Lace: patterned openwork. There are many different varieties of lace, mostly derived from the place of origin i.e. Chantilly Lace from France, Battenburg Lace from Germany.
Taffeta: a crisp handed finely woven fabric of  a light  (Tissue Taffeta) to medium weight that has a sheen on both sides, and can be made of silk or polyester. The name comes from from the Latin Taffata- based on the Persian word tartan meaning ‘to shine’.
Lame: A fabric woven from ribbons of metallic yarns. It comes of a variety of weights, with tissue lame being the lightest weight, and having a slightly stiff hand.

Tulle: A small hexagonal net, made of silk,which is the softest, or polyester.
Net: A large hexagonal net

Tweed: A rough- surfaced woolen cloth, normally of mixed flecked colors, originally produced in Scotland. The word comes from the name Tweed, which is a river in Scotland.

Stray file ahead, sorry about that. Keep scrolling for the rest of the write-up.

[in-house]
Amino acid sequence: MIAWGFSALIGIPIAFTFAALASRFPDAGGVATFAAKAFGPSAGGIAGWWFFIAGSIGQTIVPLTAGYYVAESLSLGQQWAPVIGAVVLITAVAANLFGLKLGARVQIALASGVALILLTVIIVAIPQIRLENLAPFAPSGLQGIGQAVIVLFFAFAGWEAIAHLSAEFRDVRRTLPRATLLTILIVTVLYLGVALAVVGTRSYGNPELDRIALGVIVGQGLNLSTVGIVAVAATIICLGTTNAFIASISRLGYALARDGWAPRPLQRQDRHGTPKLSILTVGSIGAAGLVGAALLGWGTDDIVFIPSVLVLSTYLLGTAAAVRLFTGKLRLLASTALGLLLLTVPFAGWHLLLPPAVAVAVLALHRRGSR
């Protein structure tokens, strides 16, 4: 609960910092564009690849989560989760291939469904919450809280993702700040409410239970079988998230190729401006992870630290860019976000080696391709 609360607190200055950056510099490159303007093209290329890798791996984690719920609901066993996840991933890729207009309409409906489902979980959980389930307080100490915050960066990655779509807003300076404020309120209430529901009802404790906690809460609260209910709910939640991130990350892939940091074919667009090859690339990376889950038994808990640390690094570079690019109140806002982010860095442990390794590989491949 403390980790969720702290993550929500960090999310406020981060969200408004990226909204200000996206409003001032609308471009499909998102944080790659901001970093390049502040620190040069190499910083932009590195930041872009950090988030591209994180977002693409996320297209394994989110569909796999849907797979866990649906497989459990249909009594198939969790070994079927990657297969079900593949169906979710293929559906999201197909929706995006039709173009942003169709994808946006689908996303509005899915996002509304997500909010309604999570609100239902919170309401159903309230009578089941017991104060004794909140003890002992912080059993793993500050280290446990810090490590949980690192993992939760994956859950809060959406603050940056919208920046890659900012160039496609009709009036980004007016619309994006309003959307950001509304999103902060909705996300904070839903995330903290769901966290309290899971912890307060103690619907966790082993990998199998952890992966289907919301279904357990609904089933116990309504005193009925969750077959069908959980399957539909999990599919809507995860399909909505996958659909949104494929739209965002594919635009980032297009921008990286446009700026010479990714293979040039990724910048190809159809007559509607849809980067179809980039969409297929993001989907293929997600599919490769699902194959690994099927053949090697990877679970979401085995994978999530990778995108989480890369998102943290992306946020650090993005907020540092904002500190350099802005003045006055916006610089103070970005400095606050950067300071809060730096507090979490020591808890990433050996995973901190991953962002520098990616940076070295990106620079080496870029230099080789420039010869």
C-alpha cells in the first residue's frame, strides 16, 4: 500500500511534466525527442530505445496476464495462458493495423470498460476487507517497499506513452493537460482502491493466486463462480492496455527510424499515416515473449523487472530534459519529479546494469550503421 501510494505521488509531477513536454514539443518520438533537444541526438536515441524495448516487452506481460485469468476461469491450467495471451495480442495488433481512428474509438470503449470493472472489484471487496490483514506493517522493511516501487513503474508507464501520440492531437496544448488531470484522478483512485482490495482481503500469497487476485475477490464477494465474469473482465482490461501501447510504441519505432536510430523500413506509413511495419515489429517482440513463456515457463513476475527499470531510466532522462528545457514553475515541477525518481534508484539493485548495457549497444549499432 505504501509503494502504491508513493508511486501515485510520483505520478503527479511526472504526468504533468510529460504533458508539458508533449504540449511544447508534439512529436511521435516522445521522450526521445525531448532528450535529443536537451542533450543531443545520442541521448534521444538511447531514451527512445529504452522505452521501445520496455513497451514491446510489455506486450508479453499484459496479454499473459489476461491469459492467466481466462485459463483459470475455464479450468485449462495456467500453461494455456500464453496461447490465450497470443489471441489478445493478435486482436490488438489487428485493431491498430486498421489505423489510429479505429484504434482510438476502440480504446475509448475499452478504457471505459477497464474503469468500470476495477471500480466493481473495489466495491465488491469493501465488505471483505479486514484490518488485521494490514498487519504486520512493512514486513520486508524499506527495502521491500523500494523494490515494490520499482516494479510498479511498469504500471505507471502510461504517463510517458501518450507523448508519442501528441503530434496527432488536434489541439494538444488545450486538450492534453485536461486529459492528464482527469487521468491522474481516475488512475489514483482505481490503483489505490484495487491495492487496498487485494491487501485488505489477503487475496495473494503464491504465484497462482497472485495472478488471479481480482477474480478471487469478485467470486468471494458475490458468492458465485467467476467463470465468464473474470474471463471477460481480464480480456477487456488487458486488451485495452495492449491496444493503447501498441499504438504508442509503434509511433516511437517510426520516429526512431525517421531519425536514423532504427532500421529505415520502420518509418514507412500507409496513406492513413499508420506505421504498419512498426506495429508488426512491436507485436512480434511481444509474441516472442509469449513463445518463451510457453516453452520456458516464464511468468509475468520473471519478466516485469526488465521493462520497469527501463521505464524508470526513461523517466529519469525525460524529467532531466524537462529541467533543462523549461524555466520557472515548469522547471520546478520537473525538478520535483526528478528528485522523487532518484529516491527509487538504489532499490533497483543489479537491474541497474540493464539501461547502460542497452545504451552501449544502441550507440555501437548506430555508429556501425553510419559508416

Tartan: a woolen cloth woven in one of the several patterns of a plaid, especially of a design associated with a particular scottish clan.
Plaid: a checkered or tartan twilled cloth, made of wool, cotton, polyester. The word comes from the Scottish Gaelic ‘plaid’ which literally means blanket.
Sharkskin: A worsted fabric, with a smooth finish, with the weft and warp of different colours, producing a two-tone quality. Traditionally it was made of a combination of wool, silk and mohair, although a synthetic version has been made of rayon and acetate which are basket-woven together. The wikipedia article on the history of Sharkskin, which is quite interesting, can be found here:
http://en.wikipedia.org/wiki/Sharkskin

Velvet: A heavier fabric with soft pile on one side. Can be made of silk, cotton, polyester or rayon.
Chenille: A tufted velvet-like loose weave fabric, generally synthetic. Chenille literally means ‘hairy caterpillar’ in French.